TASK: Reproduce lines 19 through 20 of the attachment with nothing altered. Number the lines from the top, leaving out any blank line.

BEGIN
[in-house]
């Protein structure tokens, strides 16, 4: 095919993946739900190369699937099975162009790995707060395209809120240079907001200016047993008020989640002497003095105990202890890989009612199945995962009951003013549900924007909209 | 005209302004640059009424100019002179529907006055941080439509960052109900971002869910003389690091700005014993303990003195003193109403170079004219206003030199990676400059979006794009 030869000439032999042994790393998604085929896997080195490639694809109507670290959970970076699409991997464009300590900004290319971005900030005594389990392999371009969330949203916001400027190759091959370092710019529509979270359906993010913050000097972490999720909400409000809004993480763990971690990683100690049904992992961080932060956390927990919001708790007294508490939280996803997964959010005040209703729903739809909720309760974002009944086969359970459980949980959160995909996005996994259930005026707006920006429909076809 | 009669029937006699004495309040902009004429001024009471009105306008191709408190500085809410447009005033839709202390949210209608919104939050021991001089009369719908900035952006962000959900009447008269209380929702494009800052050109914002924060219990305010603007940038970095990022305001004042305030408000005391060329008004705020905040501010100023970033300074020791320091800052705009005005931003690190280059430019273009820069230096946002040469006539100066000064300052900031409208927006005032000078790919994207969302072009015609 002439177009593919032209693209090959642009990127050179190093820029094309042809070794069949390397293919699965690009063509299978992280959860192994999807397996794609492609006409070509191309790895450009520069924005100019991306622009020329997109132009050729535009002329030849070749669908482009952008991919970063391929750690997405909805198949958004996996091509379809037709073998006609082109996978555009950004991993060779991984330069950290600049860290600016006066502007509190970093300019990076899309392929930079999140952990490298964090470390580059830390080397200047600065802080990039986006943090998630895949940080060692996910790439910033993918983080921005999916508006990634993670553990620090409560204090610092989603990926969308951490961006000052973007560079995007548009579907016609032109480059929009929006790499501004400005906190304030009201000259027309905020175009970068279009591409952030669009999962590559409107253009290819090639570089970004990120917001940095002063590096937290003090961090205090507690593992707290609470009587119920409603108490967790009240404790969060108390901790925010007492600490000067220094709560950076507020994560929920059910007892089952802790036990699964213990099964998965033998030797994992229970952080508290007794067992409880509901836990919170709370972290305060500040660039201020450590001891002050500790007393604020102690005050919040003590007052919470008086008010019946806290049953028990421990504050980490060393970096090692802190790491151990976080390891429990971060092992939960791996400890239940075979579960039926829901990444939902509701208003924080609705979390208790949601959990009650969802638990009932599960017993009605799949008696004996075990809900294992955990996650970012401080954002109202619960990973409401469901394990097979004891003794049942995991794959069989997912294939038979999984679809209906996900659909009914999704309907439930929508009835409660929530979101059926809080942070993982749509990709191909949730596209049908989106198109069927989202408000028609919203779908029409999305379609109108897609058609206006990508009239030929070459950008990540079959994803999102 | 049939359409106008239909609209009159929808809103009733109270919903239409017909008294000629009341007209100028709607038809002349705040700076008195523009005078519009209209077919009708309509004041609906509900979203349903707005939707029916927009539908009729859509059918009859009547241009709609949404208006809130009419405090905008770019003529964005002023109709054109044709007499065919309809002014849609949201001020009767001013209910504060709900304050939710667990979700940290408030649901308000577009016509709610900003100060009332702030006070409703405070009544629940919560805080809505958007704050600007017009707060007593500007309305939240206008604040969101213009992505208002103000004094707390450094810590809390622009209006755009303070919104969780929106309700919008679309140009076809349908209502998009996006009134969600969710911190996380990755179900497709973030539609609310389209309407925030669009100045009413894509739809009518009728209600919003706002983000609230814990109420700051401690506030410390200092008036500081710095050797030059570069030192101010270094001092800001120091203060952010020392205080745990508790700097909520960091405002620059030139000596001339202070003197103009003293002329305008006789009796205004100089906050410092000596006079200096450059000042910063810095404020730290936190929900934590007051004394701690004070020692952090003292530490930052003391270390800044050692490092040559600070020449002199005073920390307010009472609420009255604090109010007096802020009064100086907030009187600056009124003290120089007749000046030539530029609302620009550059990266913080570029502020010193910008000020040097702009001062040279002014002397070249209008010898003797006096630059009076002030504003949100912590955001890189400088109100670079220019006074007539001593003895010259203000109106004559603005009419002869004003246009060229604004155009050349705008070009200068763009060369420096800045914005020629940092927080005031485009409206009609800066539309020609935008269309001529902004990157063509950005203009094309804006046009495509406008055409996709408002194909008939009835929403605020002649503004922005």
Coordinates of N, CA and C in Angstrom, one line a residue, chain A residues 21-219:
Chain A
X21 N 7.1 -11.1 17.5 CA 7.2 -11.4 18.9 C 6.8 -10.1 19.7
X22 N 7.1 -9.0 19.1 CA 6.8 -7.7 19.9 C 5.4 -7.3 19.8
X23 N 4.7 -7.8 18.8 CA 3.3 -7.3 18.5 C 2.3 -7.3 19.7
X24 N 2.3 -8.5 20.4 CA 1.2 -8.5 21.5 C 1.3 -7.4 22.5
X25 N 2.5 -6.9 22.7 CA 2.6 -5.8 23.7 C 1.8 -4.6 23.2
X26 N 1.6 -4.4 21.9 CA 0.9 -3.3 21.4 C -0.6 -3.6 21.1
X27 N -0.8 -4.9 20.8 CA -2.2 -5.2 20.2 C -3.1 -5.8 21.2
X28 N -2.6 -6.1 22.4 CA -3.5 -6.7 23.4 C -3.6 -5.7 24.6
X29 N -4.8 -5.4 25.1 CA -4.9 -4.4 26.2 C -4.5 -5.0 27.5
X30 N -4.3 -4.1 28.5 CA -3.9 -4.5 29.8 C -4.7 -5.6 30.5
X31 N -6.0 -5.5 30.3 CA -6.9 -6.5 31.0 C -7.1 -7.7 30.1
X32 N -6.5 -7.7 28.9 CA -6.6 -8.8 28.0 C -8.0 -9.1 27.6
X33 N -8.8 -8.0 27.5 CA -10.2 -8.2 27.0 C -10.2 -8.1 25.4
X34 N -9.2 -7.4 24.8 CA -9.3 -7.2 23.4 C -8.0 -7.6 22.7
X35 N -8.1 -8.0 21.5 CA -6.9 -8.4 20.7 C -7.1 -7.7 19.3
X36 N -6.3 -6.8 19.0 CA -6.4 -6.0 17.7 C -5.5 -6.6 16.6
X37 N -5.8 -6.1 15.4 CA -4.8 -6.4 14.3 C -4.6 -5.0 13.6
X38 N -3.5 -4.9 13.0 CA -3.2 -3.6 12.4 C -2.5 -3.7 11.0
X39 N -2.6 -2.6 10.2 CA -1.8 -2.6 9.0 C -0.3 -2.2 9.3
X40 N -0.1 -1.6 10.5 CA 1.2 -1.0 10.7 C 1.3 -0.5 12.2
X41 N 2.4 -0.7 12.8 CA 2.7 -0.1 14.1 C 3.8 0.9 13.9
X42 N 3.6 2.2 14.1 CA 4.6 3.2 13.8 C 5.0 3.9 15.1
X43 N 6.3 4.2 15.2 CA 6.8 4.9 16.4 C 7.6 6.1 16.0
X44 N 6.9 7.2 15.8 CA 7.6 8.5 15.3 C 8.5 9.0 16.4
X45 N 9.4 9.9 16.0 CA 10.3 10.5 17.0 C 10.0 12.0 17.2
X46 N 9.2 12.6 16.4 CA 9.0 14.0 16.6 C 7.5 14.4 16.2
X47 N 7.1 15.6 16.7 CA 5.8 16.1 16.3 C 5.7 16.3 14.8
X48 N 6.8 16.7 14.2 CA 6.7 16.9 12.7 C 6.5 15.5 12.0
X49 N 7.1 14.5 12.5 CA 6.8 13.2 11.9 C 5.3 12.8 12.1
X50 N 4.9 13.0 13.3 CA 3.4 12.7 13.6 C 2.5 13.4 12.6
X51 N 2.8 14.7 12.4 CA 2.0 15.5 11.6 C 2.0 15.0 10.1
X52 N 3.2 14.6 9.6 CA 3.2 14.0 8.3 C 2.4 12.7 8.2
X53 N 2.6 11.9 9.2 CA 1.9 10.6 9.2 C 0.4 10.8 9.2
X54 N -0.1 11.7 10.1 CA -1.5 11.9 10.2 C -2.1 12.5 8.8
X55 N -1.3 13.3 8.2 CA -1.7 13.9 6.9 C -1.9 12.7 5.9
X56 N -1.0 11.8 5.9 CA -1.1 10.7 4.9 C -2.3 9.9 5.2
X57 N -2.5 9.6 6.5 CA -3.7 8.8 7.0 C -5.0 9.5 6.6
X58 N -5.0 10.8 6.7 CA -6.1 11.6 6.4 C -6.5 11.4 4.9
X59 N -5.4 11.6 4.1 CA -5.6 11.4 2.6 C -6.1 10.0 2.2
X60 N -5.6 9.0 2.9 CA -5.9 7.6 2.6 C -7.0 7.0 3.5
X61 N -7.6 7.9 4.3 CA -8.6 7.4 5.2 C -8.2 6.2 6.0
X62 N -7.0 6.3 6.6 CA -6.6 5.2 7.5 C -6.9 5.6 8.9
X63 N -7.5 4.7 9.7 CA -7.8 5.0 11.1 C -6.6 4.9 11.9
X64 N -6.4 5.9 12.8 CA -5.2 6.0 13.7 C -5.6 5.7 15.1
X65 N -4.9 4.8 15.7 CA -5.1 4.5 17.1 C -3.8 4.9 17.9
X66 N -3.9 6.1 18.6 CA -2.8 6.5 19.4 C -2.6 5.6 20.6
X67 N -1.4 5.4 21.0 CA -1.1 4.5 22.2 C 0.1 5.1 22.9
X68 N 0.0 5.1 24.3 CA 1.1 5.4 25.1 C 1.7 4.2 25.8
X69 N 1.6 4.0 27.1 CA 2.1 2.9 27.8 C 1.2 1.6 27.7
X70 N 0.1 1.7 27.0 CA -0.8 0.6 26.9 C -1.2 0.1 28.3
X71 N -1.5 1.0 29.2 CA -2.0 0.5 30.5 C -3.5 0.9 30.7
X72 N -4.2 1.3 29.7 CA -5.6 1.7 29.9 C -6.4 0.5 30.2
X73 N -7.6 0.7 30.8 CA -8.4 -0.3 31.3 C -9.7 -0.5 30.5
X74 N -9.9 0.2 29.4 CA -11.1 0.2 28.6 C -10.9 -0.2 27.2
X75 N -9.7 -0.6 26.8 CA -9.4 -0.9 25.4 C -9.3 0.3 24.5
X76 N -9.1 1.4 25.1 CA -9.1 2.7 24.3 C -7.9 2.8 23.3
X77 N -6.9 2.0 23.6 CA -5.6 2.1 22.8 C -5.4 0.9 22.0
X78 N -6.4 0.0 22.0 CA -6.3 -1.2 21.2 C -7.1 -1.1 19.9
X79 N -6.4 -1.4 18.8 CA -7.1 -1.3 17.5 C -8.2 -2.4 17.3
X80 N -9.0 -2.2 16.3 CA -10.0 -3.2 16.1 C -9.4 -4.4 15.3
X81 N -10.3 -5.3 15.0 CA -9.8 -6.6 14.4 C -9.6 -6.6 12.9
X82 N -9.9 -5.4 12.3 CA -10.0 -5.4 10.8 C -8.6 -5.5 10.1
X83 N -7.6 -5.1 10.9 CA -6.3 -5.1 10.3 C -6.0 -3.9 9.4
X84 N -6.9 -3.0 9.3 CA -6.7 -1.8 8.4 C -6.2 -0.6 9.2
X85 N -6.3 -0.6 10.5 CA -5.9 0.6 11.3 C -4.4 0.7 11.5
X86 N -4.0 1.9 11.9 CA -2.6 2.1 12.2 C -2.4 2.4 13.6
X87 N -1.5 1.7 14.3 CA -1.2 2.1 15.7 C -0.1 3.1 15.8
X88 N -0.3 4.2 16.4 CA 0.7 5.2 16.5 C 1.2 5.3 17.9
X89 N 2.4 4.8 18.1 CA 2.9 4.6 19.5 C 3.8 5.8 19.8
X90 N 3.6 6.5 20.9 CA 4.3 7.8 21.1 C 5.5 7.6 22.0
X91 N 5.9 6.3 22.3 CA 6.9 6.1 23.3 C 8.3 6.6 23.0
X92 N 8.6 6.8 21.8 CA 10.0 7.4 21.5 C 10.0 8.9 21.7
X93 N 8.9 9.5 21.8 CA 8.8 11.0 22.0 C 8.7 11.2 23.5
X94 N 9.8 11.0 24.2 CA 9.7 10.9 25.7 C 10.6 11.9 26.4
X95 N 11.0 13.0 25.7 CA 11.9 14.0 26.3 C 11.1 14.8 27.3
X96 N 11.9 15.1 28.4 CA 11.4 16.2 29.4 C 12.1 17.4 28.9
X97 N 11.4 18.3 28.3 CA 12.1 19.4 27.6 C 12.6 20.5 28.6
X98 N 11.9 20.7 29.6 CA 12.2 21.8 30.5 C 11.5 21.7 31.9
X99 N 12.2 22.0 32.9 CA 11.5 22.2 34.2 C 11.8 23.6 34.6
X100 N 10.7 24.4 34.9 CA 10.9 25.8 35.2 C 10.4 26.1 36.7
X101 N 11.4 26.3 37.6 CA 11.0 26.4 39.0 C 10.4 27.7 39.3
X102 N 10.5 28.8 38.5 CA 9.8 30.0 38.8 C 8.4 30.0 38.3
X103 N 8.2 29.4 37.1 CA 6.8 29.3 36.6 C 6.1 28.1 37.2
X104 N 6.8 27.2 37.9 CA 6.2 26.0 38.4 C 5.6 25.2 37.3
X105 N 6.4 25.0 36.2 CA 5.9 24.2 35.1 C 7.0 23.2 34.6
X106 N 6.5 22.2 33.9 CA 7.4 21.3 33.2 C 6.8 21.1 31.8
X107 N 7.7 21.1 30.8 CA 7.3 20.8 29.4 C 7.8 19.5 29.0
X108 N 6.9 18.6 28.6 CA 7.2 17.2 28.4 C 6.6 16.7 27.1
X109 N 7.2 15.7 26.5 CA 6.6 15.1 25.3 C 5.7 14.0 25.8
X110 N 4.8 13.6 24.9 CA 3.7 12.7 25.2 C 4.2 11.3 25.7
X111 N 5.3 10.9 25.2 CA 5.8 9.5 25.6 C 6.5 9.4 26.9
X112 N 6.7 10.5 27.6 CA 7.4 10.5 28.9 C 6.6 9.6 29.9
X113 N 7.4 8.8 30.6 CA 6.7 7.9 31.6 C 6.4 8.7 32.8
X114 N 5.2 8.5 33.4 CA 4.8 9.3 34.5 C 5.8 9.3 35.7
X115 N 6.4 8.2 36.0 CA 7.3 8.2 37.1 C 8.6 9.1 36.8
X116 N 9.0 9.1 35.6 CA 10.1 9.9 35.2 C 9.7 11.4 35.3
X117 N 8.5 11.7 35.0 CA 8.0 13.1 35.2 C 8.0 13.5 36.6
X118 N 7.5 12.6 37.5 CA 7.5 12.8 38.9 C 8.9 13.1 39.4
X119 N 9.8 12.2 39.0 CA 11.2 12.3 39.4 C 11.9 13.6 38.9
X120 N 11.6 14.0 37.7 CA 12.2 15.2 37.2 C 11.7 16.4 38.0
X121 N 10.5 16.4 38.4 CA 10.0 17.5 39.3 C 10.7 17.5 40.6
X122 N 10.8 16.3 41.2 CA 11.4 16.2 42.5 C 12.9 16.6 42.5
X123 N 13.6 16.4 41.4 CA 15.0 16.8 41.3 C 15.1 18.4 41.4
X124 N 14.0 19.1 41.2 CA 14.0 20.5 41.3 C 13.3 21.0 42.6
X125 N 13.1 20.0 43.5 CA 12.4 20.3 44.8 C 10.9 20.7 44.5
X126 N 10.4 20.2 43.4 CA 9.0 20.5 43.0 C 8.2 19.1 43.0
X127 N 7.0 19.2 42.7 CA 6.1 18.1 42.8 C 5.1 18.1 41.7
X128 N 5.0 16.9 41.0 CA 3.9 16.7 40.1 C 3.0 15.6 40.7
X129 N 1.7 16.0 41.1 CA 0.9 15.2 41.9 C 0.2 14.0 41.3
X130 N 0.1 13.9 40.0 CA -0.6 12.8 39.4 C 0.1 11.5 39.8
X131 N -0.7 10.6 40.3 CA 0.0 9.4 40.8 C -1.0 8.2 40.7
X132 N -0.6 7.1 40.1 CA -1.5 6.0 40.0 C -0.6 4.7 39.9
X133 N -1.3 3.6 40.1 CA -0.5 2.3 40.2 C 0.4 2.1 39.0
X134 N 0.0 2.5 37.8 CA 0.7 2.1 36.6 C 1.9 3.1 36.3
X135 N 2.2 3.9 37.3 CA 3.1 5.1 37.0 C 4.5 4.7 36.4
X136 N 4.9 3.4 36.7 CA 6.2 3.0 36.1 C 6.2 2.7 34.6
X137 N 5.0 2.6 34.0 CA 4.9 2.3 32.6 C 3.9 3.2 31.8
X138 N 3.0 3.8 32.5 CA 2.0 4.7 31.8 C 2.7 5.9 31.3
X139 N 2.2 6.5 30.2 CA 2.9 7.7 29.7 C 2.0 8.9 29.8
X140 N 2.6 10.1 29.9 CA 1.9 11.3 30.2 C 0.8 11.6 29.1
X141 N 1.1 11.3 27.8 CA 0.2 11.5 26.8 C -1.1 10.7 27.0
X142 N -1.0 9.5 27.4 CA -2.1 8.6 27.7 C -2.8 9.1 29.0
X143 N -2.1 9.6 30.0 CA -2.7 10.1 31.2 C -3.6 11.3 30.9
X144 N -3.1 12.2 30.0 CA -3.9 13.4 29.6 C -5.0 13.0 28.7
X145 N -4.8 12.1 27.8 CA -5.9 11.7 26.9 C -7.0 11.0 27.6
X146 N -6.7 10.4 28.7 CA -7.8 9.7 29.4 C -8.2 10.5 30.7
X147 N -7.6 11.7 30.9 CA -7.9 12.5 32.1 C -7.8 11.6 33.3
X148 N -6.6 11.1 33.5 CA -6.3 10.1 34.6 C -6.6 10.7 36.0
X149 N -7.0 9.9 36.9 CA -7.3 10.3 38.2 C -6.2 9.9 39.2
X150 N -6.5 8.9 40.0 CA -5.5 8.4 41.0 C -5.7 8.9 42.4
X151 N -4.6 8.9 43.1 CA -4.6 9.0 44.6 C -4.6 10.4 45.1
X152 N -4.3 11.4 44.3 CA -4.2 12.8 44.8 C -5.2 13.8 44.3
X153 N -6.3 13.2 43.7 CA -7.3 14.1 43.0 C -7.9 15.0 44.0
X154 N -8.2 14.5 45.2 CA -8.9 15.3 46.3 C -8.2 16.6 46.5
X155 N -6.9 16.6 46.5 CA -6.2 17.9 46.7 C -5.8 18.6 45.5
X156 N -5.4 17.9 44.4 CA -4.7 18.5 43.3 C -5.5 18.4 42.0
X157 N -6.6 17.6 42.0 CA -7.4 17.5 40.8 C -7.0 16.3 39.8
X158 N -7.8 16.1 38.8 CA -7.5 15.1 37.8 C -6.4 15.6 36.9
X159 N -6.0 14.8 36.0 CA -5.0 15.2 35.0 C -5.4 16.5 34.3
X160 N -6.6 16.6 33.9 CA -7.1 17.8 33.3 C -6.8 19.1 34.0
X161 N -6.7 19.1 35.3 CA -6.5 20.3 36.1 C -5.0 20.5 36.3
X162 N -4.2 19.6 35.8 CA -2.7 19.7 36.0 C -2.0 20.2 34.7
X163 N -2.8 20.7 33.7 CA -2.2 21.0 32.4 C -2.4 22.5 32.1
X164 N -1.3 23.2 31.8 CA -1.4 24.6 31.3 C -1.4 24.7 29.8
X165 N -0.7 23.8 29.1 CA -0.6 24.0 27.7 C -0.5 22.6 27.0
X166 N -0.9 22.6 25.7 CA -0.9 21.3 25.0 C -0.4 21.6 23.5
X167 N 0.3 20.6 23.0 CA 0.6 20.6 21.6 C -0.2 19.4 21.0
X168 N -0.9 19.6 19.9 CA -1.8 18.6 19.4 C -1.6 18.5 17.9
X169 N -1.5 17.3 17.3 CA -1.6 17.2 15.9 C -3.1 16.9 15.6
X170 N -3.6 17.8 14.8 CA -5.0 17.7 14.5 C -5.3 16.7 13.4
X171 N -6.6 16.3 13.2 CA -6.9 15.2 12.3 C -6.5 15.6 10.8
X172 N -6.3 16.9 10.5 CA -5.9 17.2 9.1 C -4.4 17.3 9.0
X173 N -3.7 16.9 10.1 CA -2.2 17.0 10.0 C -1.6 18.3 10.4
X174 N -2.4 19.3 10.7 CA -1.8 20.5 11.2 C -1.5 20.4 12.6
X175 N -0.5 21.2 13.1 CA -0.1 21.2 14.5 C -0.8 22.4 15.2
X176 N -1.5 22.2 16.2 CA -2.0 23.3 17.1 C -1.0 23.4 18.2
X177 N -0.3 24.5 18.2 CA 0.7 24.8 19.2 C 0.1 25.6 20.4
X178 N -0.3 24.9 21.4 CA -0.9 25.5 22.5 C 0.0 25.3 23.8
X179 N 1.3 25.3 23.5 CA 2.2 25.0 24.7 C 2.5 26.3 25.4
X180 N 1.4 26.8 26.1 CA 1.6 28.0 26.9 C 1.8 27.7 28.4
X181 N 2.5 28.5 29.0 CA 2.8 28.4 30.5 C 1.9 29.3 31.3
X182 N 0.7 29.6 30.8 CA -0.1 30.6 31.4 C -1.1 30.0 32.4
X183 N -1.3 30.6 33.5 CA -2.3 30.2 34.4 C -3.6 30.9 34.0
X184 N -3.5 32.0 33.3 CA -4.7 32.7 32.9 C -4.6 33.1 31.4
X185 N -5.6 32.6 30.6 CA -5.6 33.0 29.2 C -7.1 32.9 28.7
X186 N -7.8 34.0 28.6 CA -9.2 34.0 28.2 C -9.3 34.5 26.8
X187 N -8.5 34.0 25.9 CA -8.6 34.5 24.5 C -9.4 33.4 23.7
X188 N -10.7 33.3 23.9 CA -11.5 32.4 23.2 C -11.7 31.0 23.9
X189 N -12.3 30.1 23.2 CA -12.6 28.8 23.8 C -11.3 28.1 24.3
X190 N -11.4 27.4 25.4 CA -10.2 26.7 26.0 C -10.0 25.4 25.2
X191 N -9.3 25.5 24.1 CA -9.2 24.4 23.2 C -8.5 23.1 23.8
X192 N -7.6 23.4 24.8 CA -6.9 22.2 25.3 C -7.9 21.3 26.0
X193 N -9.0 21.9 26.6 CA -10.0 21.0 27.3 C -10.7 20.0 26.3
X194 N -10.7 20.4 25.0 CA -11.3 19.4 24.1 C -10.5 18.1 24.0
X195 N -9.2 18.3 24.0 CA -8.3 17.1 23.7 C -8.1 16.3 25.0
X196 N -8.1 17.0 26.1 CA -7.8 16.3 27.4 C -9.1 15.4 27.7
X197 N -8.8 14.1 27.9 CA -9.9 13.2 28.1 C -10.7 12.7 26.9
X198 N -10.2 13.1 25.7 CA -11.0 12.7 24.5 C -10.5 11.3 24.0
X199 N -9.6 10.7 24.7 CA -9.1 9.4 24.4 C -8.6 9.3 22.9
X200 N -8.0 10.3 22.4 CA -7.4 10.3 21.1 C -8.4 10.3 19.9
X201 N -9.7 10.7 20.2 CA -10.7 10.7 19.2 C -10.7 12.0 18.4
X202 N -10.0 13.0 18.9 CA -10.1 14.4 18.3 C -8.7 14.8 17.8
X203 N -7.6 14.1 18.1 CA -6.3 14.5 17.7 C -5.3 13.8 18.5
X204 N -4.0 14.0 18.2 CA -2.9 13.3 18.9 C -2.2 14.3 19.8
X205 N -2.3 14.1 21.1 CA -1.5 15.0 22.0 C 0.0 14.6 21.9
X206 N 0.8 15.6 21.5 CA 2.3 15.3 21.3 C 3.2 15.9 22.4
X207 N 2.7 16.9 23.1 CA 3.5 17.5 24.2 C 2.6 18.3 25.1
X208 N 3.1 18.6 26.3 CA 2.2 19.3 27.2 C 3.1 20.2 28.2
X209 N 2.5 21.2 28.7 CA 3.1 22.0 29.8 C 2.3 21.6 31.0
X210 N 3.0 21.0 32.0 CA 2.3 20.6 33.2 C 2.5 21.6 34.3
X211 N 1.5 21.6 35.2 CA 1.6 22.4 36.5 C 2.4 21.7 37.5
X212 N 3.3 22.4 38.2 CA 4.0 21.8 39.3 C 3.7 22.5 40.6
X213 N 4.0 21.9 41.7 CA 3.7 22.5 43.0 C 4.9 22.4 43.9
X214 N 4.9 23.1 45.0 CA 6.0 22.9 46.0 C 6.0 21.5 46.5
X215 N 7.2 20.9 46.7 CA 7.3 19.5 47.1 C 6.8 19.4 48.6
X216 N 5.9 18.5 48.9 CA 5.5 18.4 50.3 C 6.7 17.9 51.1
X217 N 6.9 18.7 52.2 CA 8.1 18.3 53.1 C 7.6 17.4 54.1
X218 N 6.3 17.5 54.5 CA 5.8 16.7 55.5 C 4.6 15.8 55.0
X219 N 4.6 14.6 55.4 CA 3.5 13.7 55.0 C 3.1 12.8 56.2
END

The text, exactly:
X35 N -8.1 -8.0 21.5 CA -6.9 -8.4 20.7 C -7.1 -7.7 19.3
X36 N -6.3 -6.8 19.0 CA -6.4 -6.0 17.7 C -5.5 -6.6 16.6